Department store
A department store is a retail establishment which satisfies a wide range of the consumer's personal and residential durable goods product needs; and at the same time offering the consumer a choice of multiple merchandise lines, at variable price points, in all product categories...

s followed the trend of moving into the suburbs. In 1968, J. F Kain formulated the “Spatial Mismatch Hypothesis”, although he did not refer to it by this term. In his hypothesis, he speculated that black workers reside in segregated zones that are distant and poorly connected to major centers of growth. The Spatial Mismatch phenomenon has many implications for inner city residents that are dependent on low level entry jobs. For example, distance from work centers can lead to increasing unemployment rates and furthermore dampening poverty outcomes for the region at large.

Factors of spatial mismatch

In The Mechanisms of Spatial Mismatch (2007), Laurent Gobillon, Harris Selod and Yves Zenou suggested that there are seven different factors that support the Spatial Mismatch phenomenon. Three factors are attributed to potential workers accessibility and initiatives. The remaining two factors stress employers’ reluctance to divert away from the negative stigma of city people and in particular minorities when hiring.

Potential workers perspectives

  1. Commuting cost is seen as an obstacle for inner city people to be present for job interviews and furthermore to arrive to work everyday on time. In other words, cars may be too expensive for some workers and they may have to rely heavily on public transportation. Public transportation is problematic in a sense that it is not always prompt and in addition, it may not stop at all job location sites.
  2. Information access to jobs decreases as distance increases away from the job center. People who are living away from the job center are generally less knowledgeable about potential openings than individuals who live closer to the job center. Therefore, networking and information spillovers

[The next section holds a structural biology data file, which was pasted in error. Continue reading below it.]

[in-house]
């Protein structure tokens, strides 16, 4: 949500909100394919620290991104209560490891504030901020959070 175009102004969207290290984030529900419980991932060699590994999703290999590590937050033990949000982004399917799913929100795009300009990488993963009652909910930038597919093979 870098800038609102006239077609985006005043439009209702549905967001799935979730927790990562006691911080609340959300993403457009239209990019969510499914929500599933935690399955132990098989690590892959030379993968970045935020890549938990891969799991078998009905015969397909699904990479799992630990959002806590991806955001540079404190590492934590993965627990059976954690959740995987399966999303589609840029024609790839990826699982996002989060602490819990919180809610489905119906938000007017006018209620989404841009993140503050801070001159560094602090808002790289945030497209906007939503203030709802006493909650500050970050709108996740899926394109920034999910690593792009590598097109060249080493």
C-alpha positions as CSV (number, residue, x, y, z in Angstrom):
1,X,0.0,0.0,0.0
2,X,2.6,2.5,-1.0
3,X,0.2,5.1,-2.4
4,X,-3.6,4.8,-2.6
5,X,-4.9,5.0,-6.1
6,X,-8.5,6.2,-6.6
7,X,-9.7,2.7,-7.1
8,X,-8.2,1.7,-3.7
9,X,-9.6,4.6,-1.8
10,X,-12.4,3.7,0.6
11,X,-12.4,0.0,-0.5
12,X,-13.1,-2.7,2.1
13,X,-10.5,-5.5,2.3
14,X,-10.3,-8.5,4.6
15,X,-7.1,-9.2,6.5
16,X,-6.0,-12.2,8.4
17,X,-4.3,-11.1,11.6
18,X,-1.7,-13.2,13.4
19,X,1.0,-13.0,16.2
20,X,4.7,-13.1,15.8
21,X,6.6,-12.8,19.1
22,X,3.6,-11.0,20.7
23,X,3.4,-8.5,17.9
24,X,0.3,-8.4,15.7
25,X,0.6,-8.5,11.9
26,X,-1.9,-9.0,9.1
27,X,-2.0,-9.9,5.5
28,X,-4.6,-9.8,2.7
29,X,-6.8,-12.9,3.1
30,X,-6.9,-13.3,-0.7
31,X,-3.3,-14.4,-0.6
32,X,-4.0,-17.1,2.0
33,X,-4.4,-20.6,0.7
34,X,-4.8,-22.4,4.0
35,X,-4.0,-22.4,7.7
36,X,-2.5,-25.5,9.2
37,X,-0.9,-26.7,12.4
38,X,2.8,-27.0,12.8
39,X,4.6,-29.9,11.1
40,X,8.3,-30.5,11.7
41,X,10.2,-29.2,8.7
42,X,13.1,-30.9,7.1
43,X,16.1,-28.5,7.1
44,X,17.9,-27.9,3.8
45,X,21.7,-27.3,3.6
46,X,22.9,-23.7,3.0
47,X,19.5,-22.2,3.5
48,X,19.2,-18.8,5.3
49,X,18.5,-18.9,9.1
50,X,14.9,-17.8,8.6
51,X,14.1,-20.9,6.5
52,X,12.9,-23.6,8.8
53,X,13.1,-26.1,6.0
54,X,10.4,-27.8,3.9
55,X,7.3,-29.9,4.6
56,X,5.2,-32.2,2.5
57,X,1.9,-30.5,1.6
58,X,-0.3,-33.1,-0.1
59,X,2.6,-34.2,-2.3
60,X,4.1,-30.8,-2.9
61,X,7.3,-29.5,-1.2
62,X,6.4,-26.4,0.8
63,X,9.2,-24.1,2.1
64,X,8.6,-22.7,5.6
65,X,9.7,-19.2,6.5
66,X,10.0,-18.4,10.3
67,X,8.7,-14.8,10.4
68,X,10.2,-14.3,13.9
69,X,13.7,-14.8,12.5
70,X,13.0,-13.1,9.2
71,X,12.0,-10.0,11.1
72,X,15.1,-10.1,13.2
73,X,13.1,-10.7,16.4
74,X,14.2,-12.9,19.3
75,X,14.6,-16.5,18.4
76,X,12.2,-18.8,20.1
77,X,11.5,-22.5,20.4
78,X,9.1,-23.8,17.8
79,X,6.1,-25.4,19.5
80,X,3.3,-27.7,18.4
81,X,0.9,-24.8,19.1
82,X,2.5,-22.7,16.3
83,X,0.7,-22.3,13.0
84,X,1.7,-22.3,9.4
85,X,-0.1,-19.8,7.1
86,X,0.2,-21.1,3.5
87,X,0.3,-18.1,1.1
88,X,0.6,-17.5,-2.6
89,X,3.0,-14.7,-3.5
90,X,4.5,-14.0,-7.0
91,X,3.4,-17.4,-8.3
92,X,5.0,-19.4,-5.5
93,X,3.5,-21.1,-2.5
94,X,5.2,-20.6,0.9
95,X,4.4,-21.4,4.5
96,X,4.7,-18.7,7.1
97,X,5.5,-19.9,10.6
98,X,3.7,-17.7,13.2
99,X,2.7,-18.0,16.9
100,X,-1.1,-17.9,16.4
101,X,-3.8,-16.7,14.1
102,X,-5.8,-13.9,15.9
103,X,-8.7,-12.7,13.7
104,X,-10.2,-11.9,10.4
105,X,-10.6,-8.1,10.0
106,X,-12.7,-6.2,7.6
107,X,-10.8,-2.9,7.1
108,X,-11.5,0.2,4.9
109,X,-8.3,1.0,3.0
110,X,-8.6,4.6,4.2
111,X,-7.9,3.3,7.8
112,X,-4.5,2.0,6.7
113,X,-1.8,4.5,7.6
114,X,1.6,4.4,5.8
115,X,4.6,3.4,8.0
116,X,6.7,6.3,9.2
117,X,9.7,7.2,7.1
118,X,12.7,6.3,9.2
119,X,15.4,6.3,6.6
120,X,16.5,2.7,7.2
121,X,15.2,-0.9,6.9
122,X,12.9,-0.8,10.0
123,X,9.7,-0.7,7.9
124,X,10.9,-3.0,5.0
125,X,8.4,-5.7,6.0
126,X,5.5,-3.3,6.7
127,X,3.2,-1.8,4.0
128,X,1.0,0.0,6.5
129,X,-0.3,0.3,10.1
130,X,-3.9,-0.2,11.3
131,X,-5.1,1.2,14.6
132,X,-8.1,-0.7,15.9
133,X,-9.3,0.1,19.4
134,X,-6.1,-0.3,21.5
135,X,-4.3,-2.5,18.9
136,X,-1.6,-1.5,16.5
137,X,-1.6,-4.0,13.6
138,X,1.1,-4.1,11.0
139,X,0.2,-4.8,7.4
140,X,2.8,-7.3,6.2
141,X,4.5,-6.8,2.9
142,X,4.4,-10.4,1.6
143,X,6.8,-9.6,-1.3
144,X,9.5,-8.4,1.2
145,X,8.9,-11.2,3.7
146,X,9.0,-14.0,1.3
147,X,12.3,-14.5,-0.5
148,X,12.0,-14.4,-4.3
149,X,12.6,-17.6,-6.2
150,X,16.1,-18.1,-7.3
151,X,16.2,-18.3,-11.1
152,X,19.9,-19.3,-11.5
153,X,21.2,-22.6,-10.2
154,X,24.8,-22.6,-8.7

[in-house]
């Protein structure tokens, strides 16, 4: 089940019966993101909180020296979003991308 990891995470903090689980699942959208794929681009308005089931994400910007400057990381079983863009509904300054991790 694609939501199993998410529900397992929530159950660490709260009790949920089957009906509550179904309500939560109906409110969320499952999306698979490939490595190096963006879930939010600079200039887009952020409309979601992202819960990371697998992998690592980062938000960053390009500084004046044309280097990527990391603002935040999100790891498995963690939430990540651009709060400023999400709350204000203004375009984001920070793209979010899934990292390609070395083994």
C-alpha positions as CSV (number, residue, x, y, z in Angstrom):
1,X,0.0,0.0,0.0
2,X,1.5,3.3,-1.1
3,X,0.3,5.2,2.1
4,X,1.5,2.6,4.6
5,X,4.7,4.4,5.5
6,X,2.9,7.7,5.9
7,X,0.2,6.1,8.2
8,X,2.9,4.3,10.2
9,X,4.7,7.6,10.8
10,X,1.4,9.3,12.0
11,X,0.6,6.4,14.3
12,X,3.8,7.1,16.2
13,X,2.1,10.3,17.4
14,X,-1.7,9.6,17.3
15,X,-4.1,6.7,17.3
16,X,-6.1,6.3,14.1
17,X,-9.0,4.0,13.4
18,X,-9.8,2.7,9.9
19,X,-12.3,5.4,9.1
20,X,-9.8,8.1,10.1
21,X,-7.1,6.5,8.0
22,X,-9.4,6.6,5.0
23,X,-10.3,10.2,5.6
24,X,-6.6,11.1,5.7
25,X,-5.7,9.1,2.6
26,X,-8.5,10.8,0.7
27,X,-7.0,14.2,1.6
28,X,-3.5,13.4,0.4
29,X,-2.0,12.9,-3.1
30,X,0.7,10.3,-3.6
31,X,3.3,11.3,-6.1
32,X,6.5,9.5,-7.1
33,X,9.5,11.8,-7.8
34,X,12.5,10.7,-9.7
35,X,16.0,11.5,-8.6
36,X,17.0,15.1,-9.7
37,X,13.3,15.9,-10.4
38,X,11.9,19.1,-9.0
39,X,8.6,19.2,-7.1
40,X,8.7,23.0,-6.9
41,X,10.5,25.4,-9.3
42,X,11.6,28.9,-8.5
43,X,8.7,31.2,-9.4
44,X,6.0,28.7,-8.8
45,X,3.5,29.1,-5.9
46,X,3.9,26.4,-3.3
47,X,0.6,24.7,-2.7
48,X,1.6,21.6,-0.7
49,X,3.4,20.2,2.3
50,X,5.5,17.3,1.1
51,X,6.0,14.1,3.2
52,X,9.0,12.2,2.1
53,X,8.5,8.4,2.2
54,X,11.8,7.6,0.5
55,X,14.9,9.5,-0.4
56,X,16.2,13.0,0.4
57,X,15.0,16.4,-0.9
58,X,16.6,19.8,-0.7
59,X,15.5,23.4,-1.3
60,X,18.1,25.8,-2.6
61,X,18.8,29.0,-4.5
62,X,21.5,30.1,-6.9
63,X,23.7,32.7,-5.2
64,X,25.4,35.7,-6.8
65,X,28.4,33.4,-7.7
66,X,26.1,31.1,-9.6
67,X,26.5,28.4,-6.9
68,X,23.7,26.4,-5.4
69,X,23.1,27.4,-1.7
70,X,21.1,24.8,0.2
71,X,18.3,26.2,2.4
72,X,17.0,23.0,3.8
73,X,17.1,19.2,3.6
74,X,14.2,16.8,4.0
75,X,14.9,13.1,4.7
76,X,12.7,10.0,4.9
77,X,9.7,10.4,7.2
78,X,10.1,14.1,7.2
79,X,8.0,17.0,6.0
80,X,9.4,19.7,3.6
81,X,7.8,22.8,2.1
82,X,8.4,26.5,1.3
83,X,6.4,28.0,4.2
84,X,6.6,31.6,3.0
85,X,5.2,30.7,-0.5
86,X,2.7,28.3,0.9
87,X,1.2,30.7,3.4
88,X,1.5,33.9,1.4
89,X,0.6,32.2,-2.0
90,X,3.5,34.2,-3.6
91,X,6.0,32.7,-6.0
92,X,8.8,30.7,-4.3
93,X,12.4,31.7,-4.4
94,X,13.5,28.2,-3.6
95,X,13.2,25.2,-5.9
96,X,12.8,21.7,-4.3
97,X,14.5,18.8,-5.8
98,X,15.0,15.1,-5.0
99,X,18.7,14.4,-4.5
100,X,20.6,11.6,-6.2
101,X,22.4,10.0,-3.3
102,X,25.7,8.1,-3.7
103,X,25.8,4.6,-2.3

Knowledge spillover
    Knowledge spillover is an exchange of ideas among individuals. In knowledge management economics, a knowledge spillover is a non-rival knowledge market externality that has a spillover effect of stimulating technological improvements in a neighbor through one's own innovation...

    are of a major advantage in accessing information about potential openings.
  3. There seems to be a lack of incentive for distance workers to search intensively for a job that is relatively far away. Gobillion, Selod and Zenou believe that minorities more or less do a tradeoff between short term loss and long term benefits. The short term loss involves making frequent search trips to distant work centers. However, the long term benefit involves obtaining a stable job and thus a higher wage rate. Unfortunately, minorities tend to weigh the short term loss higher than the long term benefits and as a result decreases their opportunity at obtaining a job in the suburbs.
  4. There also seems to be a high search cost involve for urban workers looking for a job in the suburbs. This might be associated with paying a job agency to expand their search beyond the urban residential area or locating an agency in the suburbs.

External links